That sub-heading and indeed the rest of Tom Bateman’s article titled “Israel election hopes and fears play out in crater town” fails to inform readers that in all of the five general elections held between January 2013 and March 2020 (see here, here, here, here and here), the Likud party secured the most votes in Mitzpe Ramon.
Bateman brings the voice of one resident who does not intend to vote Likud, together with some unevidenced framing concerning freedom and democracy:
“The same bitter divisions over Prime Minister Benjamin Netanyahu’s leadership – splits formed years ago – look set to play the major role in Tuesday’s poll, the fourth since 2019.
“It’s no, no, no to Bibi and his friends,” says Boaz Katz, who runs Desert Prime tours. He has seen business drop by two-thirds since the start of the pandemic.
He steers his 4×4 over rocks into the crater’s core, hinting at worries shared by many Israelis.
“I think about the future a lot and it spooks me to see Benjamin Netanyahu and his natural companions – I want to live in a free, democratic country,” says Mr Katz, who used to vote for Mr Netanyahu’s Likud party.
The prime minister has been met with protests over his desire to rewire parts of the justice system while on trial for corruption. Others oppose his long-standing pact with ultra-religious parties.” [emphasis added]
Referring to another interviewee who does intend to vote Likud, Bateman states:
“Her parents fled Algeria in the 1940s. Decades later, she came to Mitzpe Ramon, a development town providing low-cost homes for Jewish immigrants, many from Arab countries. The community now forms a base of working-class support for Mr Netanyahu.”
No mention is made of the fact that prior to the arrival of new immigrants from North Africa, Romania and later the former Soviet Union, the small town was known as being predominantly made up of Mapai voters.
The final section of the article is sub-headed “Deep distrust” and it opens with Bateman’s blanket categorisation of Arab-Israelis as “Palestinian” (just as he did ahead of the election in September 2019 and as has been evident in additional BBC reporting since that time) despite the fact that a poll conducted last year showed that only 7% of the minorities in Israel define themselves as Palestinian.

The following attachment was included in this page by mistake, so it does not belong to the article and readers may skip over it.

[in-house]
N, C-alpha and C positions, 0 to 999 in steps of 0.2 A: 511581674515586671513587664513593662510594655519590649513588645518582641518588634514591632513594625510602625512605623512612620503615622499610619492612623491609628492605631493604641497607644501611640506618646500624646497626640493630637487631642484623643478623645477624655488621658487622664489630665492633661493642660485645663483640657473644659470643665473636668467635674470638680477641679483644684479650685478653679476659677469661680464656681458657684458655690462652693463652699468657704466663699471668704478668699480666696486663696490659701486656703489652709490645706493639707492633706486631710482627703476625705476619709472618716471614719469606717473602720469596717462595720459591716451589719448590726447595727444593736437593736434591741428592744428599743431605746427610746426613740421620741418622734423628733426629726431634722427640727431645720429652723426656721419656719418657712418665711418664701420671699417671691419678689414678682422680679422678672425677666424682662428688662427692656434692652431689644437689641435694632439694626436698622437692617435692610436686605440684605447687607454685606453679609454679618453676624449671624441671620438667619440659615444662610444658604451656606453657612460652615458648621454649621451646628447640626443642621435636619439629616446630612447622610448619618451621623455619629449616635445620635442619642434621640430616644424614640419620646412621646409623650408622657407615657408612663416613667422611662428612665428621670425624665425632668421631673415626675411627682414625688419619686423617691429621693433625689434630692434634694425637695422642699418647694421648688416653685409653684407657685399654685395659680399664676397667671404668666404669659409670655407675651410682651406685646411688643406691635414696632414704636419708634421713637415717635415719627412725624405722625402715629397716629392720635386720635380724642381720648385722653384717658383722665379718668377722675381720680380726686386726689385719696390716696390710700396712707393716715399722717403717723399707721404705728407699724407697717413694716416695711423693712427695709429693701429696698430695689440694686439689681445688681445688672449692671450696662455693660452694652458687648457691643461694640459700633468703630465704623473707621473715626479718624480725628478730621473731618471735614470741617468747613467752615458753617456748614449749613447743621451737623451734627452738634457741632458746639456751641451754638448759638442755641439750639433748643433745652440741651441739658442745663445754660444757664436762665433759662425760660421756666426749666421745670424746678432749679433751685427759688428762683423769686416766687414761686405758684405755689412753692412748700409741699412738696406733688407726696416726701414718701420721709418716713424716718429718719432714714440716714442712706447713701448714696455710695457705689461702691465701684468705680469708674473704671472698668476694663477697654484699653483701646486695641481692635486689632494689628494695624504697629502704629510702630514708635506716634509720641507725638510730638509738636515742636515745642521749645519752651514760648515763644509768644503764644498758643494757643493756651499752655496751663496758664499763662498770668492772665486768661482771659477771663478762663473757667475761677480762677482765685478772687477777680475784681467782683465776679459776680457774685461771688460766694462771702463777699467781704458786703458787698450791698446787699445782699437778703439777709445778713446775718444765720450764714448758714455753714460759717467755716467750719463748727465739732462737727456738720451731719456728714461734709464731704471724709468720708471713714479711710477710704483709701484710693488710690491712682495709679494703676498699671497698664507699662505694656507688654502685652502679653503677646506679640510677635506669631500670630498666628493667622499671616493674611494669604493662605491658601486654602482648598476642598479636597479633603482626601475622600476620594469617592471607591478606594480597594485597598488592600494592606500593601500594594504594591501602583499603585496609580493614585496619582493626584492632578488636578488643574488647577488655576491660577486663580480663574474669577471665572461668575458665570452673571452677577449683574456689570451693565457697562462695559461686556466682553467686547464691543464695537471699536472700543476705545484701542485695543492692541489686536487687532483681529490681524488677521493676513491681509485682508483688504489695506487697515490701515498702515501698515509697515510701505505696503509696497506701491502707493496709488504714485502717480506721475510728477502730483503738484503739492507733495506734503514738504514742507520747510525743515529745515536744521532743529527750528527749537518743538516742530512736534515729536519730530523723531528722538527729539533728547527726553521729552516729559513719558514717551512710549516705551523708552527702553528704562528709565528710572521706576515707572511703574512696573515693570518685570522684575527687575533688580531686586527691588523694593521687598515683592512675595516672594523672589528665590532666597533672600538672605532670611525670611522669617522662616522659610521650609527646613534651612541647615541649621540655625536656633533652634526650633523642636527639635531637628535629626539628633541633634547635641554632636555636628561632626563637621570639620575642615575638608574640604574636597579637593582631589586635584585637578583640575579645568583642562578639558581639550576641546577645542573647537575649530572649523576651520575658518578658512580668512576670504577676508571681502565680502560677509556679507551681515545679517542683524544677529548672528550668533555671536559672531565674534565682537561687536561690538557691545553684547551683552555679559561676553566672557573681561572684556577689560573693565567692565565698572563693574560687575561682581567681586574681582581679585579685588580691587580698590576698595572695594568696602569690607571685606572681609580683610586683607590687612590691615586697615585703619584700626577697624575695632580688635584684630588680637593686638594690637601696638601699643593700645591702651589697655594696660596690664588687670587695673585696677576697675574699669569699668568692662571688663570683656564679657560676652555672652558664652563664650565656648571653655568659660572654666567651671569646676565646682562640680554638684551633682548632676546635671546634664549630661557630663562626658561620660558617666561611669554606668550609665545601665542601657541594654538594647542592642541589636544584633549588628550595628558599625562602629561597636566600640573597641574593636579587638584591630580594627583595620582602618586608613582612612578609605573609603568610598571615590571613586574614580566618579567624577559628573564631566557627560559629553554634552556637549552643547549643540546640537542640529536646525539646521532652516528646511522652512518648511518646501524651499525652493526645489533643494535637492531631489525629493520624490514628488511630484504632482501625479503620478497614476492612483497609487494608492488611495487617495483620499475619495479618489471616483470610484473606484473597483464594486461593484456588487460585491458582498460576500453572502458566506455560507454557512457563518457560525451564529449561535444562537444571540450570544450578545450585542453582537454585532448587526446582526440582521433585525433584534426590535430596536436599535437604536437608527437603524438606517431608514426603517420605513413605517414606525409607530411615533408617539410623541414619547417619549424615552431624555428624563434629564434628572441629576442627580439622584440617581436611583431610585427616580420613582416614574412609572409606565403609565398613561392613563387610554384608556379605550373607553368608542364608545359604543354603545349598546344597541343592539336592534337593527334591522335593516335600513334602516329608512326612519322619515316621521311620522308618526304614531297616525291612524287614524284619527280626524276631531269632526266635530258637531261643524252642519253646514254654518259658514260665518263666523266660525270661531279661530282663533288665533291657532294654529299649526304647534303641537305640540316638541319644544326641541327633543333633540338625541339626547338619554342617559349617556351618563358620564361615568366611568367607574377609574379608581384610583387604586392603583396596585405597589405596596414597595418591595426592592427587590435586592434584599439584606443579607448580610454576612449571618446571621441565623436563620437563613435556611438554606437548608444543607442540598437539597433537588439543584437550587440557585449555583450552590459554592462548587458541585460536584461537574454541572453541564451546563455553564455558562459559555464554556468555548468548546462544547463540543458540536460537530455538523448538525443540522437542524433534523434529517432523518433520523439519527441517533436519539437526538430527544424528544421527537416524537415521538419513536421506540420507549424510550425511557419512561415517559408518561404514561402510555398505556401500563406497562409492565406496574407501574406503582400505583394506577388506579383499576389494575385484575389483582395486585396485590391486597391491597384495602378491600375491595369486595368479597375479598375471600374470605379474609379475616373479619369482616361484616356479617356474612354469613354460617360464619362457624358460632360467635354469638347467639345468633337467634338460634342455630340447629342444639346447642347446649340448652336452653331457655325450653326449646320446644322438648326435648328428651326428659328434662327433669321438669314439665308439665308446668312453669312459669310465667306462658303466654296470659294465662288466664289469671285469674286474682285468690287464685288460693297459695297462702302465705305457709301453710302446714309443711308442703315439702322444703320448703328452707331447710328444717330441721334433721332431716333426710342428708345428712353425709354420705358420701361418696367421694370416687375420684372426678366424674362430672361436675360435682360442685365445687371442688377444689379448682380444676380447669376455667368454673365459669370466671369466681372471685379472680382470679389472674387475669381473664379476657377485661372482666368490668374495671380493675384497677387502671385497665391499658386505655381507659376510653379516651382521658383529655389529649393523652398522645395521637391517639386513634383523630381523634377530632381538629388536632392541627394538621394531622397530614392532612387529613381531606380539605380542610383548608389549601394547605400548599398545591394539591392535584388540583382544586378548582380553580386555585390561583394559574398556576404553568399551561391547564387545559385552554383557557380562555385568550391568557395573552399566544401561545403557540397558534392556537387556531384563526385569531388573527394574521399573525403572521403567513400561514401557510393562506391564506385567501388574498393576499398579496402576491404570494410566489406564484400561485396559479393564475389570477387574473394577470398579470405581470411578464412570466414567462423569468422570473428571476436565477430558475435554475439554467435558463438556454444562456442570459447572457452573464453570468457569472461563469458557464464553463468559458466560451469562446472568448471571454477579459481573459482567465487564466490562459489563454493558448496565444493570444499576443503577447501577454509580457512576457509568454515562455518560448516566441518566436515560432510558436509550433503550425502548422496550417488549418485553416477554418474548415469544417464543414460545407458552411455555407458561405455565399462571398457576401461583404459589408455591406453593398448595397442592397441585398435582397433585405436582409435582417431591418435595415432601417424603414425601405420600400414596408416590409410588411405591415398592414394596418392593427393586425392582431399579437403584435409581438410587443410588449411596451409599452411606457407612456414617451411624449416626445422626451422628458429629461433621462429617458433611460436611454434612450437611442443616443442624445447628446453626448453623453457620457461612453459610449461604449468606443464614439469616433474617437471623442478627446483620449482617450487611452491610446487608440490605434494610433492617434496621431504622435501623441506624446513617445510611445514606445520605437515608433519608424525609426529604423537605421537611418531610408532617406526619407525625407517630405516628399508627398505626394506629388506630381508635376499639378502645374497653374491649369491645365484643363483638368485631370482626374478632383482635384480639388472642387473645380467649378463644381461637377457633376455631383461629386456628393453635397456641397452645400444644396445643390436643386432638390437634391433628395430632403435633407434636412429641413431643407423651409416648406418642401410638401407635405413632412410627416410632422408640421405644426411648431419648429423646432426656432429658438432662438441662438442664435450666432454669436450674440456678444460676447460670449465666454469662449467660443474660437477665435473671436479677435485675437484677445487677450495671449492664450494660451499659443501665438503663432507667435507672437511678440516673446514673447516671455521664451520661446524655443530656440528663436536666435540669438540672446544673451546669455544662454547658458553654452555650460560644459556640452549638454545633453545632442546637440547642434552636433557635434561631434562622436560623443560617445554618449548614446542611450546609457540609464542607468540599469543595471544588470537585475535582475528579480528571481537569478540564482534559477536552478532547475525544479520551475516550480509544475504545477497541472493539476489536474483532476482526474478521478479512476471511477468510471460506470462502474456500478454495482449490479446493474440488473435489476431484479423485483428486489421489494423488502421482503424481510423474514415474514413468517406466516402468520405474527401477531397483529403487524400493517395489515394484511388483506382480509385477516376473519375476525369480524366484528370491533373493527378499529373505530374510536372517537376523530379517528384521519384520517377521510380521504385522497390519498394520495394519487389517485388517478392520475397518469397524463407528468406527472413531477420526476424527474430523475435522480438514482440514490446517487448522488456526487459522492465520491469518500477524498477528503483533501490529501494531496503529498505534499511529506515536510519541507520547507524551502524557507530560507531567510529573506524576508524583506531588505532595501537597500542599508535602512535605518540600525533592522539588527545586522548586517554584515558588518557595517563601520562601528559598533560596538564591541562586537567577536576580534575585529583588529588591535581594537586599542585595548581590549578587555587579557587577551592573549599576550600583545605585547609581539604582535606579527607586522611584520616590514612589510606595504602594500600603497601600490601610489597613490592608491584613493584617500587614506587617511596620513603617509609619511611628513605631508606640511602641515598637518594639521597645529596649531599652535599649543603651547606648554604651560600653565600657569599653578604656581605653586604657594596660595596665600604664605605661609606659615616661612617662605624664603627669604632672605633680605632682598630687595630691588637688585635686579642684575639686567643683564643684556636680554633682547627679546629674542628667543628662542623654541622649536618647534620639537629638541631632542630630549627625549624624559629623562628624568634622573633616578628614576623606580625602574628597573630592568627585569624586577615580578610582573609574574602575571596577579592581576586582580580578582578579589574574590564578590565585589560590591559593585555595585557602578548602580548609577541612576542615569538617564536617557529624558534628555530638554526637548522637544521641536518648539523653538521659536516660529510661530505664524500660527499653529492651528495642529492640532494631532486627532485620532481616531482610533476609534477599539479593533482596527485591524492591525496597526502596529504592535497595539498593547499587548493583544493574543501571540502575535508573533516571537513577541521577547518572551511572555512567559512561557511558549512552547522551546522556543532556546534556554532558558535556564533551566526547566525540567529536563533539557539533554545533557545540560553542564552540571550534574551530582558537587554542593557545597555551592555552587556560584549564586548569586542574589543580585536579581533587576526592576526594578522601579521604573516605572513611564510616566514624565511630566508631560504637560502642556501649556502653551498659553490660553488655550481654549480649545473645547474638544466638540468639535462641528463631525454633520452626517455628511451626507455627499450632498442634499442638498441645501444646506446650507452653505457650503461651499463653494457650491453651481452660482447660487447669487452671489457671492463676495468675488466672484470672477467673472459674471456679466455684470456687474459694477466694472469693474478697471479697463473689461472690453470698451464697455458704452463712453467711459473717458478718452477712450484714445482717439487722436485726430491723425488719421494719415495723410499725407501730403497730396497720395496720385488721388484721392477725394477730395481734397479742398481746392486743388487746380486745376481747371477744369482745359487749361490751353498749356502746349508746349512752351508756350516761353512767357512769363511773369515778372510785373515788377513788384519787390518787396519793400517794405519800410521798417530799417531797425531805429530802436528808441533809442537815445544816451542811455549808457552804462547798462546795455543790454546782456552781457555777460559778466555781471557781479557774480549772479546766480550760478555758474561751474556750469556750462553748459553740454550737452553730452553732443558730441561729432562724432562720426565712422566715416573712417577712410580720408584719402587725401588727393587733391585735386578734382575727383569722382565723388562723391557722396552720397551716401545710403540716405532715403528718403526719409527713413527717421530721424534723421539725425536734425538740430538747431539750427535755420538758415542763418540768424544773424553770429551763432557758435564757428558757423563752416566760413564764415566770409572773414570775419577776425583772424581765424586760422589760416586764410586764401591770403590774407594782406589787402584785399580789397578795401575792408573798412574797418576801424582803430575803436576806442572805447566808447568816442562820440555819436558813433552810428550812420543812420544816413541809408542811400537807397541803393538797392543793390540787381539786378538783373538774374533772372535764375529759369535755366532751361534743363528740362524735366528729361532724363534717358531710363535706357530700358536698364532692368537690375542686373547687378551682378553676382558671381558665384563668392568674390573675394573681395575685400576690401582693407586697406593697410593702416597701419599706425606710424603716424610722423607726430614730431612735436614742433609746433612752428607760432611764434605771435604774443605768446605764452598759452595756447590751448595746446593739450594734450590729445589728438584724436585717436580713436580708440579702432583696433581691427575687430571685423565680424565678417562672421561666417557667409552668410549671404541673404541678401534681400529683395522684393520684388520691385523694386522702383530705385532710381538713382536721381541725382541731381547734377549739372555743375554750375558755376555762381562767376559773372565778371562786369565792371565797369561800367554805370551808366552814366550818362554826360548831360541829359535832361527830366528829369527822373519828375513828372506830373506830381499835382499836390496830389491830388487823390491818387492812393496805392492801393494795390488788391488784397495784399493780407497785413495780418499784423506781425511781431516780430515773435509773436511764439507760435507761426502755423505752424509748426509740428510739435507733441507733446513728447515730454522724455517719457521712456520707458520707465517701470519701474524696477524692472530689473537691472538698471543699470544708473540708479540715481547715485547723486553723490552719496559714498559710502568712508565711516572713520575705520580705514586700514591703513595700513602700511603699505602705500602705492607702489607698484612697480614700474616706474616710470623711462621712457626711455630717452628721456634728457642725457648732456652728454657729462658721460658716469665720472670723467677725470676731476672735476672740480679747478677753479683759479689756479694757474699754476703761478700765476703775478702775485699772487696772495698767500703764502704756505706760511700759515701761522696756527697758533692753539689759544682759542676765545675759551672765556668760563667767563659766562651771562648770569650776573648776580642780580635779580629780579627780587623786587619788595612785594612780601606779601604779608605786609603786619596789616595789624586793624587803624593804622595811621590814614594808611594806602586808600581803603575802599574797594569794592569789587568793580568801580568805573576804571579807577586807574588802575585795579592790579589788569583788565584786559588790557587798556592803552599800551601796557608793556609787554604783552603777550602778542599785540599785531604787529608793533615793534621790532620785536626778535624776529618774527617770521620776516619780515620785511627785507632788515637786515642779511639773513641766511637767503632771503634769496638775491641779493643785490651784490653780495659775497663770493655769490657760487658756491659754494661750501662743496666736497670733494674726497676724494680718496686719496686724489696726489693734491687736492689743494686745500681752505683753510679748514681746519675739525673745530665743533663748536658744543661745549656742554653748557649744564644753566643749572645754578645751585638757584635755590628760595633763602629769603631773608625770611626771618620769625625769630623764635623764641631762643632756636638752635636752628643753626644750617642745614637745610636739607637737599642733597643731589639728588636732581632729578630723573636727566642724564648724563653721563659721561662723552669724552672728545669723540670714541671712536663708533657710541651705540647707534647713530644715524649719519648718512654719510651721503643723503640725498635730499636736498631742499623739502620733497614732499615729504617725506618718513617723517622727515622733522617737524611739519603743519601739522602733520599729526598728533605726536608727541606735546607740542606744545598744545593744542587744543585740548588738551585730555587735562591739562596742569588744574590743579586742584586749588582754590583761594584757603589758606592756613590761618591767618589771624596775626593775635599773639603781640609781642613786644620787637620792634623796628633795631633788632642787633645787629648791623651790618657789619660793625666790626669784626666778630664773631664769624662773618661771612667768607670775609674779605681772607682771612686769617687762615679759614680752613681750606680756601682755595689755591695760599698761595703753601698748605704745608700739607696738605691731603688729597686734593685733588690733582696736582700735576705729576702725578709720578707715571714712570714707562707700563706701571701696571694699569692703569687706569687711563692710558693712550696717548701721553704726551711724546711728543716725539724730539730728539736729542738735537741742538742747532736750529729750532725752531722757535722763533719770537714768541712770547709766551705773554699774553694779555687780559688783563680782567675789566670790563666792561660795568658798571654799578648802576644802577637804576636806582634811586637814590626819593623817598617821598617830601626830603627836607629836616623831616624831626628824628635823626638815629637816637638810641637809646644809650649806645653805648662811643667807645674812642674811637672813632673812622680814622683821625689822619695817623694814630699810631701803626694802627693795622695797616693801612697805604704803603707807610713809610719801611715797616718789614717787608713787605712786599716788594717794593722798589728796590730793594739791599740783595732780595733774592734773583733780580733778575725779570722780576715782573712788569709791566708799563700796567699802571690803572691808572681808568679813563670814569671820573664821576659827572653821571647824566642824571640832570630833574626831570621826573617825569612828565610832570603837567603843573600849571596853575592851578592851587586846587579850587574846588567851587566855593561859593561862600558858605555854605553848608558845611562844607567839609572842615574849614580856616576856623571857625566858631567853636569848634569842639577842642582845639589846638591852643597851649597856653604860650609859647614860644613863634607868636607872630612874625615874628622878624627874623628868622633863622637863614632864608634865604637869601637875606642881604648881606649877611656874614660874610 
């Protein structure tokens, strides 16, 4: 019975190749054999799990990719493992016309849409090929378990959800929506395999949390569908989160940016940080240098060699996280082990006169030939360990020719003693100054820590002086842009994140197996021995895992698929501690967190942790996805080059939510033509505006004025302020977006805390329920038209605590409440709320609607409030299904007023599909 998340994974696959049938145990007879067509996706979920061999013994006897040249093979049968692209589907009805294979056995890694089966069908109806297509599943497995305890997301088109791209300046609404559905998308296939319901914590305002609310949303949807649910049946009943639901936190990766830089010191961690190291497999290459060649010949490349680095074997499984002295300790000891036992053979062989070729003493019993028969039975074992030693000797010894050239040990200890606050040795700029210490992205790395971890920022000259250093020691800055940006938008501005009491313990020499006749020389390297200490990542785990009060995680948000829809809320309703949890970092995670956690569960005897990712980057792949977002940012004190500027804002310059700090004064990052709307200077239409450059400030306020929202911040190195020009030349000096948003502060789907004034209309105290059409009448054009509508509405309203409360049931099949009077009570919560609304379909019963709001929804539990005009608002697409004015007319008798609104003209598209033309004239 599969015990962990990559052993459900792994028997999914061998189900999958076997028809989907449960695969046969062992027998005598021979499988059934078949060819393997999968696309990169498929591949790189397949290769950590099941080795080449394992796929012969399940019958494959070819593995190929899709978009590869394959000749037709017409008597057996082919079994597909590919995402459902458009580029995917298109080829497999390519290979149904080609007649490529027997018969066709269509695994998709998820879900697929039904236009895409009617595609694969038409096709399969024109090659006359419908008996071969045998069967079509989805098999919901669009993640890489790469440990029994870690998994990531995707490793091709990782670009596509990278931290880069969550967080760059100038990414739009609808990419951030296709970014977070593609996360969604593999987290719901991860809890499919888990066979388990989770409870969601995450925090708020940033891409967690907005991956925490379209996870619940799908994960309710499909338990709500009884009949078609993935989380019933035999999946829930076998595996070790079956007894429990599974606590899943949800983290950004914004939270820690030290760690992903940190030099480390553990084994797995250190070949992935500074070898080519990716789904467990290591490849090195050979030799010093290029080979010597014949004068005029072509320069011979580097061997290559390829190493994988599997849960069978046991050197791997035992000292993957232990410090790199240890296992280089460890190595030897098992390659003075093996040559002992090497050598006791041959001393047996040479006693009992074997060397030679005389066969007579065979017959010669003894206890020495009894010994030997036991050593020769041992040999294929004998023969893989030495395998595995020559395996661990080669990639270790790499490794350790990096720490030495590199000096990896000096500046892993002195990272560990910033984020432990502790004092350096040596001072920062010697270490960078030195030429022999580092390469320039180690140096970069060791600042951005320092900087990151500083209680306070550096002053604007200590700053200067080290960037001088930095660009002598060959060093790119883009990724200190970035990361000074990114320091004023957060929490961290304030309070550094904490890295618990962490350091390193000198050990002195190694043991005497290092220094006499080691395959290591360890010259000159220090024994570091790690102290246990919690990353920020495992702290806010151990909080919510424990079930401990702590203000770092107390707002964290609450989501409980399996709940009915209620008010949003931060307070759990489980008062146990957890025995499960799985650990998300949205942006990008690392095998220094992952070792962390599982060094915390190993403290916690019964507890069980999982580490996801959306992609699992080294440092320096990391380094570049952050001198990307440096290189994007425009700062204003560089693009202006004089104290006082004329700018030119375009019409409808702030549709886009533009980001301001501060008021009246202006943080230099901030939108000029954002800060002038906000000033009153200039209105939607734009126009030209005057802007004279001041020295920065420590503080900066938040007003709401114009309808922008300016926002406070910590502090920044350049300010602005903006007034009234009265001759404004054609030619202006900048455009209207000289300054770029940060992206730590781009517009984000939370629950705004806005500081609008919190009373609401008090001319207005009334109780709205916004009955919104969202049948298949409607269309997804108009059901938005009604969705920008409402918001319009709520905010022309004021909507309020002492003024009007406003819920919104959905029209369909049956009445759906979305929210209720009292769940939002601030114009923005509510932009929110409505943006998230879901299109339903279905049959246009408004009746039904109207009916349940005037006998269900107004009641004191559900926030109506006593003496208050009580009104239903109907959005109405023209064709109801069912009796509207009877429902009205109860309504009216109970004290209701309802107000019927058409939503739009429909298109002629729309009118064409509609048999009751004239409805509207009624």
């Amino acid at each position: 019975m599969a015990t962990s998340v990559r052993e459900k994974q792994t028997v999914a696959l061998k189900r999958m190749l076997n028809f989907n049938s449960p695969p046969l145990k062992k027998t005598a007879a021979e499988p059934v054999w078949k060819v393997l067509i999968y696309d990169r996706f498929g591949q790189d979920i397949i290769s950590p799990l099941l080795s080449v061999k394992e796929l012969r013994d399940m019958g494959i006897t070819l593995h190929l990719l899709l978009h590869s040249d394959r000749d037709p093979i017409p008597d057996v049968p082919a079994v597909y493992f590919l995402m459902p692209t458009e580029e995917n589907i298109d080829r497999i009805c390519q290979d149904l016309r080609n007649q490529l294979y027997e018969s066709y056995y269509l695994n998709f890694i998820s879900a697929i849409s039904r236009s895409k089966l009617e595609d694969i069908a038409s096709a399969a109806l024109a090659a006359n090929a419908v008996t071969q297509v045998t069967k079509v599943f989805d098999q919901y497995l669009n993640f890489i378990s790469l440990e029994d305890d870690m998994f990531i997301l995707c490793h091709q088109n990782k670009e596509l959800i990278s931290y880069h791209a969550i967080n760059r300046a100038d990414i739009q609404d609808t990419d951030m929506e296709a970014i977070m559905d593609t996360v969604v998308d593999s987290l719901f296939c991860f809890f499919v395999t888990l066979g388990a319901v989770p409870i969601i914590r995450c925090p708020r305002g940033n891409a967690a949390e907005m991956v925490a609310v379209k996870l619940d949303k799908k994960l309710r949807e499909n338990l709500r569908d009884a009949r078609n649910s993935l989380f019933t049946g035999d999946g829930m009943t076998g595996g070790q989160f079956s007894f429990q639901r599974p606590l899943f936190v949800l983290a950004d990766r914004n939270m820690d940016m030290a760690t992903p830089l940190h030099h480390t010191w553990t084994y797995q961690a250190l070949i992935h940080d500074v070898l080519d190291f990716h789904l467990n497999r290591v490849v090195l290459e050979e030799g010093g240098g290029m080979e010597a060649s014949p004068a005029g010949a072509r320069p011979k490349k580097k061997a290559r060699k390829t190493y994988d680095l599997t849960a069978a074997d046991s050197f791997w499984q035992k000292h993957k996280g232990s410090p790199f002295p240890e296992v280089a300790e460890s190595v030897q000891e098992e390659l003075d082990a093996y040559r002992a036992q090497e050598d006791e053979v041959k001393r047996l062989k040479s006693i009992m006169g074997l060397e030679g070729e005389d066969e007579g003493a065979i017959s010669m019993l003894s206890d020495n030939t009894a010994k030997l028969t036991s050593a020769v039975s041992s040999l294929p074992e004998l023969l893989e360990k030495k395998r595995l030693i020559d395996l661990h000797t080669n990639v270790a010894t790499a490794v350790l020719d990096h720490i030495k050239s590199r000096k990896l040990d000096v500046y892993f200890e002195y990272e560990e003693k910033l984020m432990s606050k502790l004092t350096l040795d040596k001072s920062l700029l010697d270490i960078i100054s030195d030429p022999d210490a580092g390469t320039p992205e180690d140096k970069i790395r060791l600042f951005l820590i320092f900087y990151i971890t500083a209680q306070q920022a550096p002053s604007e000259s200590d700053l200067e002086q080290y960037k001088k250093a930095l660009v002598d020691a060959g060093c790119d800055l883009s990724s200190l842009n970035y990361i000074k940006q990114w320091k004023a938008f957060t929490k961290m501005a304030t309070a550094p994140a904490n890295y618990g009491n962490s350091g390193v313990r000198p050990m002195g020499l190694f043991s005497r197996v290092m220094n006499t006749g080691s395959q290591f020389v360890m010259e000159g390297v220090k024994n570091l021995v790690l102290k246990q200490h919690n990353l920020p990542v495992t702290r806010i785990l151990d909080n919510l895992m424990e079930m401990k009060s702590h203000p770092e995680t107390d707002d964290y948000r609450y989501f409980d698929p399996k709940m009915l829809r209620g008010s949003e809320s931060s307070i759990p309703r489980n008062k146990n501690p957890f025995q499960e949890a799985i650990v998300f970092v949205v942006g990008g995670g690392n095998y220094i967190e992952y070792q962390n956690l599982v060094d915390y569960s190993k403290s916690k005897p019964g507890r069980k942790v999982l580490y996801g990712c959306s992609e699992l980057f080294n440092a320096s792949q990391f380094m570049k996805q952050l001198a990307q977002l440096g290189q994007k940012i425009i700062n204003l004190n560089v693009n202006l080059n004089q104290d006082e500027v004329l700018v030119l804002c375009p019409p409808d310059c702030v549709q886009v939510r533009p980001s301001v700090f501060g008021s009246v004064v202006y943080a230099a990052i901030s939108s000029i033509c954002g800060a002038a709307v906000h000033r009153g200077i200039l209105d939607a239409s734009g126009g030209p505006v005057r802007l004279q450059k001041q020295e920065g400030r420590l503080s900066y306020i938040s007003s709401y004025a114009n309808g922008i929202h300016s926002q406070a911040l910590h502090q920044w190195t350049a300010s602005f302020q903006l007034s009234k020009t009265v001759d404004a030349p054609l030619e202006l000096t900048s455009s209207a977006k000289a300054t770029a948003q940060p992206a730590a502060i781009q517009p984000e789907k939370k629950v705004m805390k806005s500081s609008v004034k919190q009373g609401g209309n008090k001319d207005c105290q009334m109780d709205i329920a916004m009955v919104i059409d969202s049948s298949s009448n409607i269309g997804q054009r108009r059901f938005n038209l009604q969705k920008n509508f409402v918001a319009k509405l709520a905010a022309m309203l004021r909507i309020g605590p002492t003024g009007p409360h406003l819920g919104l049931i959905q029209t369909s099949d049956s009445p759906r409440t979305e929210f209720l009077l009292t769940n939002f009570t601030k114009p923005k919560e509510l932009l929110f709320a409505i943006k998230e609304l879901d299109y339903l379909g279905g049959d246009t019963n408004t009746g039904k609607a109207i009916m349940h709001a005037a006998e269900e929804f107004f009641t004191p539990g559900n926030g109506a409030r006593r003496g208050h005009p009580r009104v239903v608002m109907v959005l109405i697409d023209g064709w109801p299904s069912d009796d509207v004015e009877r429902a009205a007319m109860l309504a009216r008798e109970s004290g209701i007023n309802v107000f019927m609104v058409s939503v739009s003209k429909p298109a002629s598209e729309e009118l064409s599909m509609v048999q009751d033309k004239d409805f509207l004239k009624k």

“The outcome could rest on how smaller parties do. In an unlikely move, Mr Netanyahu has tried to get support from Palestinian citizens of Israel, who make up a fifth of the population.”
Bateman’s third interviewee is presented as follows:
“”We all know he [Netanyahu] is lying to people,” says Huda Abu Obaid, a community organiser in the Bedouin town of Lakiya.
She believes Mr Netanyahu wants to further divide support for a group of Arab parties, which could strengthen his hand in coalition building.
“We know very well that he was the worst one for us, for the Arab community, and I think that he will not change himself,” she says.” [emphasis added]
Despite the existence of BBC editorial guidelines concerning ‘contributors’ affiliations’, readers are not informed that in Ms Abu Obeid’s case “community organiser” means “lobby and employment coordinator” for the political NGO ‘Negev Coexistence Forum for Civil Equality’. The same inadequate presentation of that interviewee was heard in an audio version of Bateman’s report aired on BBC Radio 4’s ‘Today’ programme on the same day (from 44:14 here).
Although not clarified to readers, Bateman’s reference to “a group of Arab parties” means the Joint List which now comprises three parties (Hadash, Balad and Ta’al) following a split with Ra’am in February about which BBC audiences have heard nothing at all. Even before that split the Joint List was polling a significantly lower number of Knesset seats than it won in the last election.
“The Joint List currently holds 15 seats in the Knesset. But it is likely to take a heavy hit in the next elections, with some polls projecting as low as 7 or 8 seats for the three Arab parties.
Its coalition had previously included the conservative Islamist Ra’am party, run by renegade Arab MK Mansour Abbas. The split between the two parties badly damaged the image of Arab Israeli unity that had helped lead to surging turnout among their base.”
The background to that split was described at the time as follows by the Jerusalem Post:
“Ra’am (United Arab List), a conservative Muslim party made up of the southern branch of the Islamic Movement, decided last week to leave the Joint List after the other parties refused two ultimatums to vote together against LGBTQ issues, and to be able to have greater freedom to vote with the Right. […]
Party leader Mansour Abbas has advocated pursuing alliances with Prime Minister Benjamin Netanyahu and parties on the right in an effort to better serve his Arab constituency, but cooperation with Netanyahu is not seen as realistic within the Arab community. […]
…the Joint List’s performance over the past two years is rated poorly among Israeli Arabs, especially among young voters. This is evidenced by the drastic drop in mandates the list has seen in polls since the last election.
While 44% of Israeli Arabs over the age of 65 gave the Joint List a good or excellent score, only 13% of those aged 18-24 did.”